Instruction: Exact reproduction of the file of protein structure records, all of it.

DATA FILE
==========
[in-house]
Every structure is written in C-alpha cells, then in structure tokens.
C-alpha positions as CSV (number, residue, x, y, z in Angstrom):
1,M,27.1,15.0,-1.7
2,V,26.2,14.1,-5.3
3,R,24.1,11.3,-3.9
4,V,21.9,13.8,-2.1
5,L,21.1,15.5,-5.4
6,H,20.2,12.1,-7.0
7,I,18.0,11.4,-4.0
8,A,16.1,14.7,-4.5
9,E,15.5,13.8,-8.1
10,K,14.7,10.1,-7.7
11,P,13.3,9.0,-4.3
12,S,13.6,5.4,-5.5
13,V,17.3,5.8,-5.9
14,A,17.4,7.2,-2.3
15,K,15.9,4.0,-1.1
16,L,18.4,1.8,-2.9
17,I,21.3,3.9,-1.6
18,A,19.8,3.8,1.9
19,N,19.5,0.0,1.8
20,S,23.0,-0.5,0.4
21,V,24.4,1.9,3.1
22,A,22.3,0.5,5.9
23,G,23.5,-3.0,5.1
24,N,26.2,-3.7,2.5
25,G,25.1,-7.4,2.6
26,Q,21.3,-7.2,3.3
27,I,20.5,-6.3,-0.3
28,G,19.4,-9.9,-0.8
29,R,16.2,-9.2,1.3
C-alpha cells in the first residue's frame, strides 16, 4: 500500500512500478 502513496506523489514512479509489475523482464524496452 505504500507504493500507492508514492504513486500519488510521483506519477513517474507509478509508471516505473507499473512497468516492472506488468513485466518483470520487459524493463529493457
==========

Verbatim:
[in-house]
Every structure is written in C-alpha cells, then in structure tokens.
C-alpha positions as CSV (number, residue, x, y, z in Angstrom):
1,M,27.1,15.0,-1.7
2,V,26.2,14.1,-5.3
3,R,24.1,11.3,-3.9
4,V,21.9,13.8,-2.1
5,L,21.1,15.5,-5.4
6,H,20.2,12.1,-7.0
7,I,18.0,11.4,-4.0
8,A,16.1,14.7,-4.5
9,E,15.5,13.8,-8.1
10,K,14.7,10.1,-7.7
11,P,13.3,9.0,-4.3
12,S,13.6,5.4,-5.5
13,V,17.3,5.8,-5.9
14,A,17.4,7.2,-2.3
15,K,15.9,4.0,-1.1
16,L,18.4,1.8,-2.9
17,I,21.3,3.9,-1.6
18,A,19.8,3.8,1.9
19,N,19.5,0.0,1.8
20,S,23.0,-0.5,0.4
21,V,24.4,1.9,3.1
22,A,22.3,0.5,5.9
23,G,23.5,-3.0,5.1
24,N,26.2,-3.7,2.5
25,G,25.1,-7.4,2.6
26,Q,21.3,-7.2,3.3
27,I,20.5,-6.3,-0.3
28,G,19.4,-9.9,-0.8
29,R,16.2,-9.2,1.3
C-alpha cells in the first residue's frame, strides 16, 4: 500500500512500478 502513496506523489514512479509489475523482464524496452 505504500507504493500507492508514492504513486500519488510521483506519477513517474507509478509508471516505473507499473512497468516492472506488468513485466518483470520487459524493463529493457